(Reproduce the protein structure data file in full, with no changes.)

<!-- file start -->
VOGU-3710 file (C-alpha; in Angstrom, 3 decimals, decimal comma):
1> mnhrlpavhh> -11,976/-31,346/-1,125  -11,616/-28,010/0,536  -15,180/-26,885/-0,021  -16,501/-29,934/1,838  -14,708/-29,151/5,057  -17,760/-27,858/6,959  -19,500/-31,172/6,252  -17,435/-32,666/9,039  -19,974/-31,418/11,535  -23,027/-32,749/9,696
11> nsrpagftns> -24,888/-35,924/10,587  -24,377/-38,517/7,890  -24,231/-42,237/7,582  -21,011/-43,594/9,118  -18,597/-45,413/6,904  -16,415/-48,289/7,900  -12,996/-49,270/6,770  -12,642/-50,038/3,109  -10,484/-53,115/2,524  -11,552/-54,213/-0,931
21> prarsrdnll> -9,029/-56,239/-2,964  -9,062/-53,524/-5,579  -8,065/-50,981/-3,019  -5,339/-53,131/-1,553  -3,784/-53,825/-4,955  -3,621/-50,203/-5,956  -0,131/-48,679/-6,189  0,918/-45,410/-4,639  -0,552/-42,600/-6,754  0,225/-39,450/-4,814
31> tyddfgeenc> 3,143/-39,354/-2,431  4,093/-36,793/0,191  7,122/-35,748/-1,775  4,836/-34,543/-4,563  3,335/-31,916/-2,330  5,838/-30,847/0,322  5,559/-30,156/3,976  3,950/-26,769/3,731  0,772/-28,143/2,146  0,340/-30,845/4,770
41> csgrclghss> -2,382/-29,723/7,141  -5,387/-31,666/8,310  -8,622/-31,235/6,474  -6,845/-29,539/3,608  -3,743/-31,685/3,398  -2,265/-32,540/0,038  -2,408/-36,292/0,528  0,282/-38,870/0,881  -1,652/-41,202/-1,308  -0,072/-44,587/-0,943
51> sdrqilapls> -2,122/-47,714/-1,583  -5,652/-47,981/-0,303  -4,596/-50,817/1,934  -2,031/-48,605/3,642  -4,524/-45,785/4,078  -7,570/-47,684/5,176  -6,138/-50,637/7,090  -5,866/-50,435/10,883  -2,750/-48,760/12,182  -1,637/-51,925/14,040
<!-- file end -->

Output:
VOGU-3710 file (C-alpha; in Angstrom, 3 decimals, decimal comma):
1> mnhrlpavhh> -11,976/-31,346/-1,125  -11,616/-28,010/0,536  -15,180/-26,885/-0,021  -16,501/-29,934/1,838  -14,708/-29,151/5,057  -17,760/-27,858/6,959  -19,500/-31,172/6,252  -17,435/-32,666/9,039  -19,974/-31,418/11,535  -23,027/-32,749/9,696
11> nsrpagftns> -24,888/-35,924/10,587  -24,377/-38,517/7,890  -24,231/-42,237/7,582  -21,011/-43,594/9,118  -18,597/-45,413/6,904  -16,415/-48,289/7,900  -12,996/-49,270/6,770  -12,642/-50,038/3,109  -10,484/-53,115/2,524  -11,552/-54,213/-0,931
21> prarsrdnll> -9,029/-56,239/-2,964  -9,062/-53,524/-5,579  -8,065/-50,981/-3,019  -5,339/-53,131/-1,553  -3,784/-53,825/-4,955  -3,621/-50,203/-5,956  -0,131/-48,679/-6,189  0,918/-45,410/-4,639  -0,552/-42,600/-6,754  0,225/-39,450/-4,814
31> tyddfgeenc> 3,143/-39,354/-2,431  4,093/-36,793/0,191  7,122/-35,748/-1,775  4,836/-34,543/-4,563  3,335/-31,916/-2,330  5,838/-30,847/0,322  5,559/-30,156/3,976  3,950/-26,769/3,731  0,772/-28,143/2,146  0,340/-30,845/4,770
41> csgrclghss> -2,382/-29,723/7,141  -5,387/-31,666/8,310  -8,622/-31,235/6,474  -6,845/-29,539/3,608  -3,743/-31,685/3,398  -2,265/-32,540/0,038  -2,408/-36,292/0,528  0,282/-38,870/0,881  -1,652/-41,202/-1,308  -0,072/-44,587/-0,943
51> sdrqilapls> -2,122/-47,714/-1,583  -5,652/-47,981/-0,303  -4,596/-50,817/1,934  -2,031/-48,605/3,642  -4,524/-45,785/4,078  -7,570/-47,684/5,176  -6,138/-50,637/7,090  -5,866/-50,435/10,883  -2,750/-48,760/12,182  -1,637/-51,925/14,040